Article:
“On An Island With You” opens with Rosalind Reynolds (Esther Williams) doing the backstroke through an idyllic lagoon while an apparent captain in the armed forces, Ricardo Montez (Ricardo Montalban), leans against a tree, crooning a tune and strumming a ukulele, though it turns out he’s not just serenading Esther but serenading Yvonne Toro (Chyd Charise) too. Then, we realize this is merely a Hollywood production, some sort of vaguely defined movie within a movie, which is a pretty shrewd strategic move. Esther Williams movies were less about the story than the show tunes and bouts of aquatic merriment during show tunes, and so having your movie of show tunes and bouts of aquatic merriment during show tunes be about making a movie of show tunes and bouts of aquatic merriment during show tunes sounds like the best of both worlds.
Sounds like it, I said, because director Richard Thorpe chooses to overly focus on story – story!!! – ballooning a begging-to-be 75 minute trifle to 107 minutes instead, bogging down the movie with the presence of Lt. Lawrence Kingslee (Peter Lawford), a military advisor to the movie within a movie, who fell in love with Rosalind during a USO Tour and now aims to win her hand in marriage, even though she’s engaged to Ricardo, a classic love triangle that packs minimal heat and even less entertainment value. Esther Williams had her charms as an actress but she needed something or someone to play off of and in this scenario gets neither. Instead she gets a barely invested Lawford who spends the entire movie reciting his lines as he’s absent-mindedly saying them while sitting in a hot tub. At the same time, the screenplay by Charles Martin and Hans Wilhelm forgets it needs to make Ricardo an unlikable character until Rosalind suddenly needs a reason to love Lawrence and then hastily tries to turn us against Ricardo by making up some baggage on the fly. But who even knows why she loves Lawrence in the first place. While having dinner one night Lawrence tells Rosalind to take her last bite, “like a good girl.” “You would have made a good mother,” she says. “I was thinking the same about you,” he replies. Wait, the mother for his hypothetical kids or his mother?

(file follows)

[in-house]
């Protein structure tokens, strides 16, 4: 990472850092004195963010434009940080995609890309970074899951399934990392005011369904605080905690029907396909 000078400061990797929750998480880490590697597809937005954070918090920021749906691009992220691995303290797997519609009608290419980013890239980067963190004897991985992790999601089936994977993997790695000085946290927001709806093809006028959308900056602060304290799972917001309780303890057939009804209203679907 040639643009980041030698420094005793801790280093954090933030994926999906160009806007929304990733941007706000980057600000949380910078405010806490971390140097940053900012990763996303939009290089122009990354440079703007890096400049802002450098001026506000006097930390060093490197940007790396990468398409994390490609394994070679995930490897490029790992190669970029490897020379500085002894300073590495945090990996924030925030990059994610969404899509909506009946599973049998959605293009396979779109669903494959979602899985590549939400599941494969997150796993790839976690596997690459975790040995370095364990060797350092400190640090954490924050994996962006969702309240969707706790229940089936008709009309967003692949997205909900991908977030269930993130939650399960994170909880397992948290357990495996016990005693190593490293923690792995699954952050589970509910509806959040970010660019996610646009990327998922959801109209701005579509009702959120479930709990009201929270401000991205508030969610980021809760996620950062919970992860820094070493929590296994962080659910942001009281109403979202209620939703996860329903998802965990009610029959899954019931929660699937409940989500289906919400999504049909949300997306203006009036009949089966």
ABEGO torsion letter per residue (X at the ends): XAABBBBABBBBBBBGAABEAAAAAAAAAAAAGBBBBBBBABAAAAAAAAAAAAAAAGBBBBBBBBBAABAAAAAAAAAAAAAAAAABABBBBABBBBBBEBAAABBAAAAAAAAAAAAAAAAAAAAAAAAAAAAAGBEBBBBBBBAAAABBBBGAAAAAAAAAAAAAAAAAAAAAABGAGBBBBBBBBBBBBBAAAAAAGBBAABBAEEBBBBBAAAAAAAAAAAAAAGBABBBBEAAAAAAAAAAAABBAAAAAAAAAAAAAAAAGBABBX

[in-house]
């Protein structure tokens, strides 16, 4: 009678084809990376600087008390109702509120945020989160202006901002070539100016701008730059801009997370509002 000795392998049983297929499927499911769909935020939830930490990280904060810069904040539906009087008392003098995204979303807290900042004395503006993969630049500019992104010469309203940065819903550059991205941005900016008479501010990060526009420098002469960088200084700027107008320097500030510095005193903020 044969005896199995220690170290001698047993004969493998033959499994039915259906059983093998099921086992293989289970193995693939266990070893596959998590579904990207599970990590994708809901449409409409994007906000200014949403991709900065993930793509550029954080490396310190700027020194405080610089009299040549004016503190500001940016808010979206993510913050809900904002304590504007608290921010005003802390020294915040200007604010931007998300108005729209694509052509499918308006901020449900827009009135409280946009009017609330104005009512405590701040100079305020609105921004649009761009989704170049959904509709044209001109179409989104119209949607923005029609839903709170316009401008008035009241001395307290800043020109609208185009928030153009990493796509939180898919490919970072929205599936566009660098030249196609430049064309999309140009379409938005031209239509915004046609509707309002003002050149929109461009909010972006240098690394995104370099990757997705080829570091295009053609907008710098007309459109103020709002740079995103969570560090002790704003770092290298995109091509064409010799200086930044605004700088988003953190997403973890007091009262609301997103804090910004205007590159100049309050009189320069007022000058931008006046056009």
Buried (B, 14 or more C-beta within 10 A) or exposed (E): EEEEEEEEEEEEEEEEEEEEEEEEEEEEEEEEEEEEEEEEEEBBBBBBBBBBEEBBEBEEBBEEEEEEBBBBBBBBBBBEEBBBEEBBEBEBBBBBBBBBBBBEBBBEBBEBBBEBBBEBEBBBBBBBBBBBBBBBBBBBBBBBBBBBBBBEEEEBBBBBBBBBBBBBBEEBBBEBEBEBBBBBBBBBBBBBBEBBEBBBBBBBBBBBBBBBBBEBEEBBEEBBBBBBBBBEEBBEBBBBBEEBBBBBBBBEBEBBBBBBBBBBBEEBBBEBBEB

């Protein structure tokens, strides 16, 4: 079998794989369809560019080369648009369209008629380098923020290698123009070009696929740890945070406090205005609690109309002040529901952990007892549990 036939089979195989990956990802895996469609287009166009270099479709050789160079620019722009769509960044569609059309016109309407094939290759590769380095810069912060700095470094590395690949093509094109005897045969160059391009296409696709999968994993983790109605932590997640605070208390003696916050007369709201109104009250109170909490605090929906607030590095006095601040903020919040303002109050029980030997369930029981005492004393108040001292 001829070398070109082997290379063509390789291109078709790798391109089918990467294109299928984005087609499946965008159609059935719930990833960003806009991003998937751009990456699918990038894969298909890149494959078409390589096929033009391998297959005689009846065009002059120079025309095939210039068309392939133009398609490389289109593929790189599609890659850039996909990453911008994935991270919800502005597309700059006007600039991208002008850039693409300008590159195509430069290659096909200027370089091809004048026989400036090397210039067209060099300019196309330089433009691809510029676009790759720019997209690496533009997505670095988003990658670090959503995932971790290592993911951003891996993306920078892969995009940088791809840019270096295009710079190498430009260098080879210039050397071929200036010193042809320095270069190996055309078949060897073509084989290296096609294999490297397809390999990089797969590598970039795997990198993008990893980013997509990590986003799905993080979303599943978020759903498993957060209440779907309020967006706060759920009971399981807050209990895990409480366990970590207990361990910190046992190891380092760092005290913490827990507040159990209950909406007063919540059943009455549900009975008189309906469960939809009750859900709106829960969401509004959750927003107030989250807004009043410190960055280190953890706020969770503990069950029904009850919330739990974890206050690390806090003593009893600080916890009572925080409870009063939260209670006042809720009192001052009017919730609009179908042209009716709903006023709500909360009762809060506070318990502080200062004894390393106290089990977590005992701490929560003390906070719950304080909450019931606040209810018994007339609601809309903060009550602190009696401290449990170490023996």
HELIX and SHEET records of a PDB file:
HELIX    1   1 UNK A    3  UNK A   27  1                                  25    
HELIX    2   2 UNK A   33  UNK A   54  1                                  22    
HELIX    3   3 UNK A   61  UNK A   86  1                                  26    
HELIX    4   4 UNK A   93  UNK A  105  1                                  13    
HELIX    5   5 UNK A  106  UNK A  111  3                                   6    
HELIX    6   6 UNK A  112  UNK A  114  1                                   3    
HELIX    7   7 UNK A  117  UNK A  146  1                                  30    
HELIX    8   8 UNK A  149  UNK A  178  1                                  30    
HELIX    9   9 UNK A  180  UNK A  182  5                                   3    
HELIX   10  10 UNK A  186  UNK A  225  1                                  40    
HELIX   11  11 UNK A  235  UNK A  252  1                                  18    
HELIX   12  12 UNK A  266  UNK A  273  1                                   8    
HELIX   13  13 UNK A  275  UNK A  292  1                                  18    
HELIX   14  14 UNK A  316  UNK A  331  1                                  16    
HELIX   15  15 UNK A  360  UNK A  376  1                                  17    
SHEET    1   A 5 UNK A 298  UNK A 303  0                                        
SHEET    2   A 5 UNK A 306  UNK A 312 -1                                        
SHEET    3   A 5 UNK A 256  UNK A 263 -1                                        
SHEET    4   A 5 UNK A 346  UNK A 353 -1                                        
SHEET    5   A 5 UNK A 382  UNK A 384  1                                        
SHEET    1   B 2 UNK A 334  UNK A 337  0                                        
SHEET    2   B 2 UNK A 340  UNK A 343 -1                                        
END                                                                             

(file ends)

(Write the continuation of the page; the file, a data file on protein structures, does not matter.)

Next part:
“On an Island with You” takes its title from the sequence in which Rosalind and Lawrence wind up stranded on an island where she will ostensibly finally fall for his charms. Of course, they only become stranded there because Lawrence actively absconds with her, which sounds an awful lot like being held against your will. That probably would have flown if these scenes had any sort of amusing earnestness, but they don’t. It’s the weirdest thing: he’s not trying to make her fall in love with him, he simply expects her to reciprocate his own love, as if he’s entitled to it. You keep wishing she’d just sock him in the jaw and swim away.
What’s more, the movie itself seems to know just how little bounce there is to this stranded-on-an-island storyline, considering that it doesn’t show up until the movie’s mid-portion and then cuts back a couple times to action in the main location which betrays the film’s casting of Jimmy Durante to prop up a few Esther Williams-less scenes, and even goes so far as to add a dream sequence on the island to ensure that we don’t go too long without a song and an aquatic ballet, as if it inherently knows no one is watching for the story and yet cannot help but keep sticking to it anyway.
Though “On an Island with You” is the kind of movie that benefited handsomely from Technicolor, and as such probably looked real good on a legit big screen, it also made me think that it would have been right at home in the Youtube era, when Esther and everyone else could have just said good riddance to the piddling narrative, sang, swam and danced, recorded it, and uploaded it to the Internet. There's music! There's dancing! There's romance! And all in five minute bursts at a time! What else do you need?!